Roadside Sobriety Tests

What you should know about the Standard Field Sobriety Tests

If you are stopped by a police officer and detained for suspicion of DUI, DWAI or DUID, you will most assuredly be asked by that officer to perform the standard field sobriety tests (SFSTs) or roadside maneuvers.  In the state of Colorado, the standard field sobriety tests are a search, which is protected by the 4th Amendment.  The arresting officer needs probable cause to believe that you have been drinking and driving to ask you to perform the SFSTs and then he needs your voluntary consent to administer the SFSTs to you.  Many people find it difficult to tell a police officer “NO” when he or she is asked to perform the standard field sobriety tests; however, it is always in a person’s best interest to refuse to perform the SFSTs when asked to do so.  The SFSTs are strictly voluntary and there is NO PENALTY if a person refuses to perform the tests.

There are three standardized field sobriety tests that are recognized by NHTSA (National Highway Traffic Safety Administration).  The tests are the Horizontal Gaze Nystagmus test, the Walk and Turn test and the One Leg Stand test.  These standard field sobriety tests are supposed to give the officer clues as to whether a person is or is not under the influence of alcohol.  The tests are supposed to require a person to complete different divided attention tasks at the same time and each test has a certain number of clues or indicators that the officer is taught to look for.  Developed in the 1970s, these tests are scientifically validated, and are admissible as evidence in court against any person accused of DUI, if that person decides to take the tests.

The Horizontal Gaze Nystagmus Test (HGN).

Horizontal gaze nystagmus is an involuntary jerking of the eyeball which occurs naturally as the eyes gaze to the side.  Under normal circumstances, nystagmus occurs when the eyes are rotated at high peripheral angles.  However, when a person is impaired by alcohol, nystagmus is exaggerated and may occur at lesser angles.  An impaired person will also often have difficulty smoothly tracking a moving object with his or her eyes.  In the HGN test, the officer observes the eyes of a suspect as the suspect follows a slowly moving object such as a pen or small flashlight, horizontally with his or her eyes.  The officer looks for three indicators of impairment in each eye: 1) if the eye cannot follow a moving object smoothly; 2) if the jerking is distinct when the eye is at maximum deviation; and 3) if the angle of onset of the jerking is within 45 degrees of center.  Studies have shown that a person is likely to have a blood alcohol content (BAC) of 0.08 or greater if, between the two eyes, the officer detects four or more clues. NHTSA research indicates that this test allows proper classification of approximately 77 percent of subjects. However, there are numerous other conditions and substances besides alcohol that may cause exaggerated HGN in a person, such as chronic head trauma, problems with the inner ear labyrinth, chronic eye strain, influenza, vertigo, seizures and the consumption of seizure medications motion sickness, the consumption of excessive amounts of caffeine,  phencyclidine, a variety of inhalants, barbiturates, depressants and others.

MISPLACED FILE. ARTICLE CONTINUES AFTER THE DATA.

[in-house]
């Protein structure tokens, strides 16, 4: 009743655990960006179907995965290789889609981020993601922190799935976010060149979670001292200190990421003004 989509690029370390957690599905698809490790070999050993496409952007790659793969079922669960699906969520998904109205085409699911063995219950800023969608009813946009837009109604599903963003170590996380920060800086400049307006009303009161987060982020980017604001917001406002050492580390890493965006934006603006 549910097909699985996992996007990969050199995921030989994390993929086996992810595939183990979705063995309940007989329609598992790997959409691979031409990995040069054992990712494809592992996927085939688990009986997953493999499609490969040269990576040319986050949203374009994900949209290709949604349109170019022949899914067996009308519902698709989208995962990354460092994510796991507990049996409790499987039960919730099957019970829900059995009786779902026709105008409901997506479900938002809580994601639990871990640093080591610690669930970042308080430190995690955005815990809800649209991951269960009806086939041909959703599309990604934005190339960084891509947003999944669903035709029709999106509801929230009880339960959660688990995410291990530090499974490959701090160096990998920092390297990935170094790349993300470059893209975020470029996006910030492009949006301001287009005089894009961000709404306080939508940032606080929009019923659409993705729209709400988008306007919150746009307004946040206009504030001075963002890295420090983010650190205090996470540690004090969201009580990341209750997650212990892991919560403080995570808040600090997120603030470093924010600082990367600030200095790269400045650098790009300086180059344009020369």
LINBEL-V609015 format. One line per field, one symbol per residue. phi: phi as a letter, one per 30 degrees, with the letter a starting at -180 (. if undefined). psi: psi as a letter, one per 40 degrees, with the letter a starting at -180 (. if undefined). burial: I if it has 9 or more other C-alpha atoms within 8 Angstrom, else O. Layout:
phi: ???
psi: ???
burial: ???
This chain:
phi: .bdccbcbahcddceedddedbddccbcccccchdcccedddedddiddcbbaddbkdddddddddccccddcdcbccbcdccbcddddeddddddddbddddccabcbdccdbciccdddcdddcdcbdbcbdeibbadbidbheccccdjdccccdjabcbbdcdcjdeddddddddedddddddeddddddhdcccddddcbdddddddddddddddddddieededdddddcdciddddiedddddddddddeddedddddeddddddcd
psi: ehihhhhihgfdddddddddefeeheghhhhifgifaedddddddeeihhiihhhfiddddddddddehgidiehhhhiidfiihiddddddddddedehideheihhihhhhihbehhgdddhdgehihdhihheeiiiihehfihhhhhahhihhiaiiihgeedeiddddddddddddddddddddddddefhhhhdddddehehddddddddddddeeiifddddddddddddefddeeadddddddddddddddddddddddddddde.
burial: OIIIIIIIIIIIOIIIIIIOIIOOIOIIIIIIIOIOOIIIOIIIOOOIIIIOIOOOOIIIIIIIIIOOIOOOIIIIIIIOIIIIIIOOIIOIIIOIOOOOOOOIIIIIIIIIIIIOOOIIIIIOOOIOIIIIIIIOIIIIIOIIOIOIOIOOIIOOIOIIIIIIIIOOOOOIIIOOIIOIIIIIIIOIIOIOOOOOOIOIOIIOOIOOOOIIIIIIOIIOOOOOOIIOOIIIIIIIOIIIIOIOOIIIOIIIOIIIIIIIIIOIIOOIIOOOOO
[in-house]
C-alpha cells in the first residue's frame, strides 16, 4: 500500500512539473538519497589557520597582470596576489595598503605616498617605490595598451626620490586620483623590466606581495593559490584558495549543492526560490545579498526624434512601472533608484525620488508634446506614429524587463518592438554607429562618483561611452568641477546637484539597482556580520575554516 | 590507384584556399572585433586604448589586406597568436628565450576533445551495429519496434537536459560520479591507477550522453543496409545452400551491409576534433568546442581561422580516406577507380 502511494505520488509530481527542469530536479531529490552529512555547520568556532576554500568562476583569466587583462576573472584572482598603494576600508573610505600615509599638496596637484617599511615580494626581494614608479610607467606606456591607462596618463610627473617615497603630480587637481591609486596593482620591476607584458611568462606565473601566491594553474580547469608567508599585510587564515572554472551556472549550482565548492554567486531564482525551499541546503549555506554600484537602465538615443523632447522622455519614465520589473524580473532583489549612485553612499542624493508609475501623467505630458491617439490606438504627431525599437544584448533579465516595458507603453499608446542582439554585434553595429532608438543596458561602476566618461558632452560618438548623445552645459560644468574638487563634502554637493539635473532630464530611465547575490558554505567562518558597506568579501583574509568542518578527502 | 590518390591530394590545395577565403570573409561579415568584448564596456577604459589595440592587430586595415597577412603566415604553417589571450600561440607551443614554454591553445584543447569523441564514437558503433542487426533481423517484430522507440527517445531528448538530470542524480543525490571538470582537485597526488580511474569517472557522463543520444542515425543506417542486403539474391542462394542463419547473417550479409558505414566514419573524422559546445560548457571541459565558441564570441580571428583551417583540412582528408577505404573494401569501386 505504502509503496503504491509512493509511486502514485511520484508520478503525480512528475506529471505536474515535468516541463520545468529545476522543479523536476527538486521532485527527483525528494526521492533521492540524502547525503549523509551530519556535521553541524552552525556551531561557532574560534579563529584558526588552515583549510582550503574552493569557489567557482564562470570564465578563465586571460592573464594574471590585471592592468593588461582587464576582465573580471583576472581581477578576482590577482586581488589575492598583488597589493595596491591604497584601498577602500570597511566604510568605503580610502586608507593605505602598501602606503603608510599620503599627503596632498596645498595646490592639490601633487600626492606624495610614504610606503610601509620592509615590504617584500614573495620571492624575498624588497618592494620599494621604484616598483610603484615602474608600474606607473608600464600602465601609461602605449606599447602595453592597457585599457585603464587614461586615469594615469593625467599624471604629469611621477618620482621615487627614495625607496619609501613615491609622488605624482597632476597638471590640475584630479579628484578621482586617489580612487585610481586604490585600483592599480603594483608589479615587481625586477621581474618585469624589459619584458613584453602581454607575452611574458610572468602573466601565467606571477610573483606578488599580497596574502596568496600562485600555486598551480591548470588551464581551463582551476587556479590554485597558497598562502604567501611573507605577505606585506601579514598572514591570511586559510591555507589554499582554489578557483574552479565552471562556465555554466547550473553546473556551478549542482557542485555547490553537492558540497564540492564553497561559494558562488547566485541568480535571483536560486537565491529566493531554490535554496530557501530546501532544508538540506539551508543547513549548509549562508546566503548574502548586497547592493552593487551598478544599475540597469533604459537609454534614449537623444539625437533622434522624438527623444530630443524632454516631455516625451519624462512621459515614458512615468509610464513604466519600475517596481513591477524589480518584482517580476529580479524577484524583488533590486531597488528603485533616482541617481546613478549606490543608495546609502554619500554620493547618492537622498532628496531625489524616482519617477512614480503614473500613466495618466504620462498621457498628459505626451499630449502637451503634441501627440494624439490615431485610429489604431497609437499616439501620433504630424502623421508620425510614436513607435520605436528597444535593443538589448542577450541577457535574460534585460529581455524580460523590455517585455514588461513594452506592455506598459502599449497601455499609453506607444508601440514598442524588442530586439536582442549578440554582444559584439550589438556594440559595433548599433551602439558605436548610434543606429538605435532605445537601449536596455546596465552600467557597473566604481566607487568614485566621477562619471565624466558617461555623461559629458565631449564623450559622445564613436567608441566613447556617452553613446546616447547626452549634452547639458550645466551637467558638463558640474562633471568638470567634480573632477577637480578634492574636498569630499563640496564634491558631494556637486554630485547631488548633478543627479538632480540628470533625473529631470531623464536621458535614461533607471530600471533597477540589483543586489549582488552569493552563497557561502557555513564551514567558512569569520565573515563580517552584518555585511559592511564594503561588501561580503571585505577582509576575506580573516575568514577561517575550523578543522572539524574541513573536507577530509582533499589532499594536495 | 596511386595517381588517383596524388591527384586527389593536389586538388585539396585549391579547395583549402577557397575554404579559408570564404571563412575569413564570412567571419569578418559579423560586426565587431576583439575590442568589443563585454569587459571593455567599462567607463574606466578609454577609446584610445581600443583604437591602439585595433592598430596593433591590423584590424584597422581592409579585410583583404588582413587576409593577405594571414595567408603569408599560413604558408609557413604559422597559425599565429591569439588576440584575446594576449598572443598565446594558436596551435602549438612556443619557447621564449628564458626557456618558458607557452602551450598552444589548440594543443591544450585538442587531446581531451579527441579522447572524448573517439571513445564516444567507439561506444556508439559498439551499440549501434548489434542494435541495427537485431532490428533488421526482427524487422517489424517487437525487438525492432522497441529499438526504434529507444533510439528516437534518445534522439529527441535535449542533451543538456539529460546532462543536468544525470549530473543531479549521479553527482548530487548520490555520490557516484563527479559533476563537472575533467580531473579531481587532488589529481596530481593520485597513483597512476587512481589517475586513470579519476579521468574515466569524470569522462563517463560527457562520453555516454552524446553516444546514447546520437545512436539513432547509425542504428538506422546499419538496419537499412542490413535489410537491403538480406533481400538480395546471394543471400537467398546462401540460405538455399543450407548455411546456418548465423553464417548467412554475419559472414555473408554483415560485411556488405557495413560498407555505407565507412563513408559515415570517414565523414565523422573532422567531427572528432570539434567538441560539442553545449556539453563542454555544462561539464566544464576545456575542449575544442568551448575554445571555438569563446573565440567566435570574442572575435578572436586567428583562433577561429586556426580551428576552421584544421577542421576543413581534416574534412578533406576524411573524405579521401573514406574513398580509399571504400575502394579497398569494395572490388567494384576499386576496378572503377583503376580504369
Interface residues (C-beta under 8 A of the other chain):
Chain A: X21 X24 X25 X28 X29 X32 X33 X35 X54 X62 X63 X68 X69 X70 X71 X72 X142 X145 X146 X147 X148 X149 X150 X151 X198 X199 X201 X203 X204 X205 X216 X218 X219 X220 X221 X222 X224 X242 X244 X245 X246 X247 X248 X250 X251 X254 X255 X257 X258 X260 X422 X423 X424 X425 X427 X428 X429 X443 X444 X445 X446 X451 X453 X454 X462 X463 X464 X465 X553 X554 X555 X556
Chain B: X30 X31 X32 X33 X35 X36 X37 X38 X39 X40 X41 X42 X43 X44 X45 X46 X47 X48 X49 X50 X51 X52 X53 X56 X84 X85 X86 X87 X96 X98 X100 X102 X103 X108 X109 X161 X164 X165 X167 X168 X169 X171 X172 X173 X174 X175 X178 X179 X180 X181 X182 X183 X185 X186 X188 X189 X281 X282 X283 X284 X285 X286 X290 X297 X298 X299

The Walk and Turn Test.

In the walk and turn test, the subject is directed to take nine steps, heel-to-toe, along a straight line. After taking the steps, the suspect must turn on one foot and return in the same manner in the opposite direction. The arresting officer looks for seven indicators of impairment: if the suspect cannot keep balance while listening to the instructions, begins before the instructions are finished, stops while walking to regain balance, does not touch heel-to-toe, uses arms to balance, loses balance while turning, or takes an incorrect number of steps, a clue for intoxication is added.  NHTSA research indicates that 68 percent of individuals who exhibit two or more indicators in the performance of the test will have a BAC of 0.08 or greater.

The One Leg Stand Test

In the one-leg stand test, the subject is instructed to stand with one foot approximately six inches off the ground and count aloud by ones beginning with one thousand (one thousand-one, one thousand-two, etc.) until told to put the foot down.  The officer times the subject for about 30 seconds.  The officer looks for four indicators of impairment including:  swaying while balancing, raising the arms above six inches from the side for balance, hopping to maintain balance, and putting the foot down.  NHTSA research indicates that 65 percent of individuals who exhibit two or more such indicators in the performance of the test will have a BAC of 0.08 of greater.



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